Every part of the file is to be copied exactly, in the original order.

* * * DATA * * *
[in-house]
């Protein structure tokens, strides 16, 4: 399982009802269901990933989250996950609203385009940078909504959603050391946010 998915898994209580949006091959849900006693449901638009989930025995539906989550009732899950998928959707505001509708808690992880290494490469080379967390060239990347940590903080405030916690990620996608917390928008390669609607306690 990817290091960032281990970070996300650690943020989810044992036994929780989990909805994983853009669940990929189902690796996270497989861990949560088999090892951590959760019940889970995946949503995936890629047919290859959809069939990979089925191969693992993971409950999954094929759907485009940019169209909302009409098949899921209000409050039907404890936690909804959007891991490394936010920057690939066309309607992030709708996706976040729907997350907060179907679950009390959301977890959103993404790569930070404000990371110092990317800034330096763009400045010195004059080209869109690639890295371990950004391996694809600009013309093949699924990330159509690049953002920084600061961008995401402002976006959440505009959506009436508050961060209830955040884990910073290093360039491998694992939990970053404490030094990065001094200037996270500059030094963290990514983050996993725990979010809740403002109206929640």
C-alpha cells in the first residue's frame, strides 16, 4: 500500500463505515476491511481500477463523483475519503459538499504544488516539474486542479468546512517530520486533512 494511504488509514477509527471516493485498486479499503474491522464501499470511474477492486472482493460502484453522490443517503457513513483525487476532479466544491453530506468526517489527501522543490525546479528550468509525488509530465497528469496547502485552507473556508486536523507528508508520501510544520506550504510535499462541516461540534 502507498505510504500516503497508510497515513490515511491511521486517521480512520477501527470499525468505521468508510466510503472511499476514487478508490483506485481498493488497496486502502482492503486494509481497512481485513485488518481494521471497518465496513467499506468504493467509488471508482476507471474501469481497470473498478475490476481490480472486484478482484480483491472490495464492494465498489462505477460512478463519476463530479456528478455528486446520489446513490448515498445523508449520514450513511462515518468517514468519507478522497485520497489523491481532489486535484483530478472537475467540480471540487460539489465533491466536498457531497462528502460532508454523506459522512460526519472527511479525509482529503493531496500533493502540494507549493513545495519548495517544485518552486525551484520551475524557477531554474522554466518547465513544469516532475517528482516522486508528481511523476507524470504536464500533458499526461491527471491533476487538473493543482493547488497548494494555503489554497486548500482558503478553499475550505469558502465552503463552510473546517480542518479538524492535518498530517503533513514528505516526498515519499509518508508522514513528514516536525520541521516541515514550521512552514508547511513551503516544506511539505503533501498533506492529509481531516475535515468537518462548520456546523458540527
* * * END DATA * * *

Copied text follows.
[in-house]
């Protein structure tokens, strides 16, 4: 399982009802269901990933989250996950609203385009940078909504959603050391946010 998915898994209580949006091959849900006693449901638009989930025995539906989550009732899950998928959707505001509708808690992880290494490469080379967390060239990347940590903080405030916690990620996608917390928008390669609607306690 990817290091960032281990970070996300650690943020989810044992036994929780989990909805994983853009669940990929189902690796996270497989861990949560088999090892951590959760019940889970995946949503995936890629047919290859959809069939990979089925191969693992993971409950999954094929759907485009940019169209909302009409098949899921209000409050039907404890936690909804959007891991490394936010920057690939066309309607992030709708996706976040729907997350907060179907679950009390959301977890959103993404790569930070404000990371110092990317800034330096763009400045010195004059080209869109690639890295371990950004391996694809600009013309093949699924990330159509690049953002920084600061961008995401402002976006959440505009959506009436508050961060209830955040884990910073290093360039491998694992939990970053404490030094990065001094200037996270500059030094963290990514983050996993725990979010809740403002109206929640």
C-alpha cells in the first residue's frame, strides 16, 4: 500500500463505515476491511481500477463523483475519503459538499504544488516539474486542479468546512517530520486533512 494511504488509514477509527471516493485498486479499503474491522464501499470511474477492486472482493460502484453522490443517503457513513483525487476532479466544491453530506468526517489527501522543490525546479528550468509525488509530465497528469496547502485552507473556508486536523507528508508520501510544520506550504510535499462541516461540534 502507498505510504500516503497508510497515513490515511491511521486517521480512520477501527470499525468505521468508510466510503472511499476514487478508490483506485481498493488497496486502502482492503486494509481497512481485513485488518481494521471497518465496513467499506468504493467509488471508482476507471474501469481497470473498478475490476481490480472486484478482484480483491472490495464492494465498489462505477460512478463519476463530479456528478455528486446520489446513490448515498445523508449520514450513511462515518468517514468519507478522497485520497489523491481532489486535484483530478472537475467540480471540487460539489465533491466536498457531497462528502460532508454523506459522512460526519472527511479525509482529503493531496500533493502540494507549493513545495519548495517544485518552486525551484520551475524557477531554474522554466518547465513544469516532475517528482516522486508528481511523476507524470504536464500533458499526461491527471491533476487538473493543482493547488497548494494555503489554497486548500482558503478553499475550505469558502465552503463552510473546517480542518479538524492535518498530517503533513514528505516526498515519499509518508508522514513528514516536525520541521516541515514550521512552514508547511513551503516544506511539505503533501498533506492529509481531516475535515468537518462548520456546523458540527